Black Metal Rules
“Windy Metal Garden,” Hartford
I can’t pretend that I’m a big fan of black metal, per se, but I’ve always had a soft spot for its absurd over-the-top nihilism and guttural lyrics. And while the Windy Metal Garden has nothing in the world to do with black metal – or metal music of any kind, I can’t help but conflate the two.
If you ever find yourself lost and looking for Hog River Brewing or trying some slick cut through to avoid a traffic back-up on I-84, you may find yourself on the oddly named Pope Park Highway. Pope Park Highway is not a highway. It is a short two-lane road with fairly sharp curves. You can’t reach highway speeds safely and besides, there’s literally an interstate highway right next to the road. I’m not going to research how it got this name and just leave it alone as one of the oddest road names in the state.
The road seems to go through periods of dumping ground and clean up. It’s out of the way and unpopulated, yet right in the middle of densely populated Parkville and Frog Hollow. And where there used to be a trash stewn overgrown field, we now have Windy Metal Garden.
This plot of land is actually Pope Park West. Yes, the well-known city-owned Pope Park on the other side of I-84 extends to this small patch of land over yonder. And there’s art there. Big, bold, metallic sculpted art. With amphitheater seating to boot.
Now, why in the world a crowd of people would come to this relatively out-of-the-way place to sit and stare at a metal sculpture while a constant stream of traffic rumbles by mere yards away is beyond me. But it’s awesome that they can. Sure is a heck of a lot better than when was tall weeds with mattresses and trash bags everywhere.
Even better? There’s a (mostly) gravel walking path around the perimeter of Pope Park West. Heck, there are even a couple benches for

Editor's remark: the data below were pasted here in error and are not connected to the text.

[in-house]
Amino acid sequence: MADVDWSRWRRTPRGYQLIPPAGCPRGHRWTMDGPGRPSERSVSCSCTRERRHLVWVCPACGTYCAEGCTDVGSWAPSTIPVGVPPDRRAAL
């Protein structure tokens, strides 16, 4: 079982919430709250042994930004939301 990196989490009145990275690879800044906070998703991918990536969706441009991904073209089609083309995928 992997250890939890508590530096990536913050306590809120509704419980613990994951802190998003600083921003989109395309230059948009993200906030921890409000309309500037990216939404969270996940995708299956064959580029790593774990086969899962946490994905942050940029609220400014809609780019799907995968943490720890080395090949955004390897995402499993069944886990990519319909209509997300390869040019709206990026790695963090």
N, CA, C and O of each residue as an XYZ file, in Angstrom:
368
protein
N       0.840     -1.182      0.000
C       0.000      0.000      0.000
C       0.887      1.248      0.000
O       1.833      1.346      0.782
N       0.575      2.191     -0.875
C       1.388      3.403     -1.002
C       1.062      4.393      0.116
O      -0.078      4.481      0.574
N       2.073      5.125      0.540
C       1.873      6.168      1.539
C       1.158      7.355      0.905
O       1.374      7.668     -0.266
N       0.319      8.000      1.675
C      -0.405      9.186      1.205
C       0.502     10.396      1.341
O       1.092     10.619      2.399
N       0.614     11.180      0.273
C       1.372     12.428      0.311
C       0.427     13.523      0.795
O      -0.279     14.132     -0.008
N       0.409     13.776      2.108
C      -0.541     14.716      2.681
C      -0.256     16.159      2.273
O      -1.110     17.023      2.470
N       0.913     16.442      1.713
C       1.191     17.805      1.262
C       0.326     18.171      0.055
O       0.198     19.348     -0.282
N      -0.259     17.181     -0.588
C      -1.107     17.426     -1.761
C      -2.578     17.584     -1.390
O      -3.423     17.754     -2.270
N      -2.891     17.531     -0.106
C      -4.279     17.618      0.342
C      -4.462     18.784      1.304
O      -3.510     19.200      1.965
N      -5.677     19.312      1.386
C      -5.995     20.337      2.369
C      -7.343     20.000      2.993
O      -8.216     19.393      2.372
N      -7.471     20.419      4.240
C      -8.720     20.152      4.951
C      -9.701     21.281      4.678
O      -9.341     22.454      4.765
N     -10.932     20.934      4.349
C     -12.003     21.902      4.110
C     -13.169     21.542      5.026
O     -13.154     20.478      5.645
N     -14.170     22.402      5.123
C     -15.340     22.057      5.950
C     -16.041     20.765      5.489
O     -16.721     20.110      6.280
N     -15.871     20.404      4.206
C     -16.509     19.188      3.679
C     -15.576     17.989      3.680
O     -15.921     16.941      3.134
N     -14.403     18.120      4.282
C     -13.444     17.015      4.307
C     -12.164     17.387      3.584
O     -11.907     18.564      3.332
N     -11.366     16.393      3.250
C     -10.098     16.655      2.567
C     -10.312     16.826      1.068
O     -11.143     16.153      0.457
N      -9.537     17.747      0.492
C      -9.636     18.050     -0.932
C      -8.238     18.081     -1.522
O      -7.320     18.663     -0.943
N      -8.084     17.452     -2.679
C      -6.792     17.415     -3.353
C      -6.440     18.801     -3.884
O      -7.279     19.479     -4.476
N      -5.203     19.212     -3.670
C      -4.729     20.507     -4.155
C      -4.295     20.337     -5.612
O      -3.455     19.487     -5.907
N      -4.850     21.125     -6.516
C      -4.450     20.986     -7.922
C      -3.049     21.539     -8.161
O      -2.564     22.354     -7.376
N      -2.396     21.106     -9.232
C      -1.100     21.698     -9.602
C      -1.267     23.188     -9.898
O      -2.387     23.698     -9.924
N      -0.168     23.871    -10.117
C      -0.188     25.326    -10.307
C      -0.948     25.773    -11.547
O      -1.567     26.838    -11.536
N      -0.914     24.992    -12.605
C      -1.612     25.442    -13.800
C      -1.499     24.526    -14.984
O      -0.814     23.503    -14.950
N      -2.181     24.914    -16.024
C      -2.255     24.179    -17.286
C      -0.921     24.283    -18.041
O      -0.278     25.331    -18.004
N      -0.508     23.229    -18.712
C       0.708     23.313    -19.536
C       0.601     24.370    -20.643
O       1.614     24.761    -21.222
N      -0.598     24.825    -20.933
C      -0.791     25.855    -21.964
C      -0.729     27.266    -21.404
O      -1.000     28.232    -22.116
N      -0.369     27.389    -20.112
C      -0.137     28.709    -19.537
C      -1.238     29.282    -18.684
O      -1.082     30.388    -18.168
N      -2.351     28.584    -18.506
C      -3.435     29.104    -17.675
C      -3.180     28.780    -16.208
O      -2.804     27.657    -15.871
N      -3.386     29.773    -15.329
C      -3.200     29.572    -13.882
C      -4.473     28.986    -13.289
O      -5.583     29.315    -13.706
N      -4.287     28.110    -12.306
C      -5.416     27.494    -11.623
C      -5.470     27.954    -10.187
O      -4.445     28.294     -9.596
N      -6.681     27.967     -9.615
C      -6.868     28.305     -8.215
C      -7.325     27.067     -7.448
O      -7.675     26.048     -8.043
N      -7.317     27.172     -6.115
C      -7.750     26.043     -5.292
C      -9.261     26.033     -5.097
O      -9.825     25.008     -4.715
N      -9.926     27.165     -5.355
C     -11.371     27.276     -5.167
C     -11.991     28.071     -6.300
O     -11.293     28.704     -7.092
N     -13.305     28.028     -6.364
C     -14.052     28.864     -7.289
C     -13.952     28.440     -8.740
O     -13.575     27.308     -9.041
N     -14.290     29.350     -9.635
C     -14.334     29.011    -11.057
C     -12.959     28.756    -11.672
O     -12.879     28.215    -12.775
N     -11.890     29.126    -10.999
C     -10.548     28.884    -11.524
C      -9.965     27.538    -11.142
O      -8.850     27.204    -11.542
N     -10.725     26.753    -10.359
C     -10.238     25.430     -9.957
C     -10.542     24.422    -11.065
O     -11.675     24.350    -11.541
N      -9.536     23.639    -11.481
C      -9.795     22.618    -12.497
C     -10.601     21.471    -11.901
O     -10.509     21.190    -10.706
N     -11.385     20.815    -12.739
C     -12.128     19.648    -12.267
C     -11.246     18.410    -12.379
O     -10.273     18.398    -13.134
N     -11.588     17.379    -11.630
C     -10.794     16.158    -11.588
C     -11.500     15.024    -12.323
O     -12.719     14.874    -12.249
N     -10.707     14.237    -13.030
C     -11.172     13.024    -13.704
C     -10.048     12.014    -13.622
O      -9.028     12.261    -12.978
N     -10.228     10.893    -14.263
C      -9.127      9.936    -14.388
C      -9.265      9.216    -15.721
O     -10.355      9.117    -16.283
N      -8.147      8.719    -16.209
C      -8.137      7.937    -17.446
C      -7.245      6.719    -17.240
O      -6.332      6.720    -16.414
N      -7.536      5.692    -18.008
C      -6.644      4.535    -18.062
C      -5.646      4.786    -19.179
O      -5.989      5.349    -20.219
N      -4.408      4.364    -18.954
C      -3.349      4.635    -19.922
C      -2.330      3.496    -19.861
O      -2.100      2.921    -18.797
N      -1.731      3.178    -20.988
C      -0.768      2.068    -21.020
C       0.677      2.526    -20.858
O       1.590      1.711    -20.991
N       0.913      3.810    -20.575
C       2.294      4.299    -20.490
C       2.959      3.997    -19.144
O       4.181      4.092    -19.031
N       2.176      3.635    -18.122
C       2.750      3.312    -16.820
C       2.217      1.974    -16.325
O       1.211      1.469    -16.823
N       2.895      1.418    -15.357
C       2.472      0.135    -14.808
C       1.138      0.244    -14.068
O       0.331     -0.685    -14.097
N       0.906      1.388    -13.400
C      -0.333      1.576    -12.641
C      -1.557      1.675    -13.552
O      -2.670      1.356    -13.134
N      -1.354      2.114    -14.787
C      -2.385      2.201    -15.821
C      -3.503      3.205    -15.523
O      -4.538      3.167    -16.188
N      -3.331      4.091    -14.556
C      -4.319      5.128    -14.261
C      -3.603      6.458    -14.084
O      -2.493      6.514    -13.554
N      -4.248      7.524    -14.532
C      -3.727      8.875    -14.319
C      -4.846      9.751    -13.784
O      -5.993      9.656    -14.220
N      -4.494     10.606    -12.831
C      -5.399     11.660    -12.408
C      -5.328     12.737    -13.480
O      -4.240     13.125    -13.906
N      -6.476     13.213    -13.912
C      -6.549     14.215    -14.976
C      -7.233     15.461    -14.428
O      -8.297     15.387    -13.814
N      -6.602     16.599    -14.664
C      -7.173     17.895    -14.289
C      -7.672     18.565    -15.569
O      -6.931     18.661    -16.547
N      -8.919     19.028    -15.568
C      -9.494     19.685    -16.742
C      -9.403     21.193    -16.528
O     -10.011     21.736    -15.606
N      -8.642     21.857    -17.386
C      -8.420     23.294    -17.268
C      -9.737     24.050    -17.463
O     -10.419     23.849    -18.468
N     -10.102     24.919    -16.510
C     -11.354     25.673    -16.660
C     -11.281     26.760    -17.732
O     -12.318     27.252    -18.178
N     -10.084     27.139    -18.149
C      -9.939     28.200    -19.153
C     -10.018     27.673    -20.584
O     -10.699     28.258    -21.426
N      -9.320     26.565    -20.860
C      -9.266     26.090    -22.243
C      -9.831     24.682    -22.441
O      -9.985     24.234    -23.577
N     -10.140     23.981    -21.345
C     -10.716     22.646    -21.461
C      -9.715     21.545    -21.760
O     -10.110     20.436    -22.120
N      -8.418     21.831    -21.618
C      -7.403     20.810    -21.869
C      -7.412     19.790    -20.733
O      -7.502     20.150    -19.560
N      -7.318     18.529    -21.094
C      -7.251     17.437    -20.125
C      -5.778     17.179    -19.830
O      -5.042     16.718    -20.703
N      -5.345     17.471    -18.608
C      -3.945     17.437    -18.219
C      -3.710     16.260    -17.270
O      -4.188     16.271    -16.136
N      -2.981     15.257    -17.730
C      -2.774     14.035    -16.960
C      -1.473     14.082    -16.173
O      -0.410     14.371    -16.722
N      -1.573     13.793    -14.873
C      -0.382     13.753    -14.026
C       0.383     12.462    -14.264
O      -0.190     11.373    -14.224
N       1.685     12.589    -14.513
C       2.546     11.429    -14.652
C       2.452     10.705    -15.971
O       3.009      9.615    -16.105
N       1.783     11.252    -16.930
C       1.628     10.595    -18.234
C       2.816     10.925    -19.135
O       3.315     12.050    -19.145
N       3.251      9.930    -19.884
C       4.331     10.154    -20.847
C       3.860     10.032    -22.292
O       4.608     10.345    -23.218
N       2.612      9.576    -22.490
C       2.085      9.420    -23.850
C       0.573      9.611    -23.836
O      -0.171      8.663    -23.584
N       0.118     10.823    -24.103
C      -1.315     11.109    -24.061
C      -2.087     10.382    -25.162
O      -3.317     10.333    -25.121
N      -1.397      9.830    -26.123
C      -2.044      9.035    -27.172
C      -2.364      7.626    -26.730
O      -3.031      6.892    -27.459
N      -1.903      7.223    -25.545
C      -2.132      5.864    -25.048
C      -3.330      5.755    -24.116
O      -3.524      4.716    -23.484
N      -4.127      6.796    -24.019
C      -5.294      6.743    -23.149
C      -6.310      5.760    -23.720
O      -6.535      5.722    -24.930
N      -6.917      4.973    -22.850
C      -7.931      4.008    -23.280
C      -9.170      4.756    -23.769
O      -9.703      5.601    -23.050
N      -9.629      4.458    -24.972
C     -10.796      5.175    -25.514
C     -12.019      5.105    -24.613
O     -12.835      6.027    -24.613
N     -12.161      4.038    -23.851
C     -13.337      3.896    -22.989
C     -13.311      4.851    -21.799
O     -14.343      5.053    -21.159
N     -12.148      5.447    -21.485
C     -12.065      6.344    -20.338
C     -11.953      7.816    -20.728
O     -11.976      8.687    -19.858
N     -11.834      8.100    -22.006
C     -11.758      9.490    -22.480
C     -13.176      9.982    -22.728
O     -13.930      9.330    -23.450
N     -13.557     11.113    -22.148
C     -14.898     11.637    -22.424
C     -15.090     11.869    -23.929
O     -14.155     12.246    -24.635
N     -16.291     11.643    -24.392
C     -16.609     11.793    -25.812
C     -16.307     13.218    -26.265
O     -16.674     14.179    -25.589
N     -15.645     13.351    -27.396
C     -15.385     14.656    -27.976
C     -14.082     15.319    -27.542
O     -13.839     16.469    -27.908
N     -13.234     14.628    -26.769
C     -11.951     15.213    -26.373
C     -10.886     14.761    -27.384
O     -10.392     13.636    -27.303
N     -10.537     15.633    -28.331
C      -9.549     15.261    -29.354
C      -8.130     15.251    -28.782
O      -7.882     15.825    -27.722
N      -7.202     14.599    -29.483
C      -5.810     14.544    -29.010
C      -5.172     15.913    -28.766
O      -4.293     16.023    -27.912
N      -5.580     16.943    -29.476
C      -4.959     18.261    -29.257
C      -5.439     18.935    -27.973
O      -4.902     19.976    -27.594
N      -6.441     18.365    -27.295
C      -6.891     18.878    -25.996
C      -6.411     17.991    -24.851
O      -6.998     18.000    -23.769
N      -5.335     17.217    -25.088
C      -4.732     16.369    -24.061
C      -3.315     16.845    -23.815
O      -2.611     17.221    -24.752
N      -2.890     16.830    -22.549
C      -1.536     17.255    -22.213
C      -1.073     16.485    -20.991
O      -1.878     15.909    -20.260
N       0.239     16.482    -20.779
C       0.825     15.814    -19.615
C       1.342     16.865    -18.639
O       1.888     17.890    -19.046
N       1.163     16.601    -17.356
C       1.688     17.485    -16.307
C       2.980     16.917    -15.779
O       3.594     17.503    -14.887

homeless people to enjoy the highway. I walked the whole thing, but didn’t explore any of the herd paths to and fro, as it was clear they led to camps and stashes of recyclable returnables and shopping carts. It just blows my mind that someone keeps this path cleared throughout the year. Hartford has it, man, it really does.
It took some searching, but I found the story of this place and its “six site-specific sculptural leaves” in a 2011 comment on the long defunct and missed Sad City Hartford, edited for clarity, grammar, and brevity:
Thanks for your interest in Pope Park West. The sculpture is named “windy metal garden” created by Hermann Cortes Barrios and Natalie Sweeney of Lifecare Design Inc. It’s open for use so please use it!! The sculptures act as a backdrop for the stage area, anybody interested to put on a show, contact Hartford’s park dept or DPW.
I should contact them. I wonder if they know it still exists. My one-man CTMQ show, live at Pope Park West! Free parking on Pope Park Highway #4! (A commenter below has done this and I love it.)
It’s all just so odd… I love it.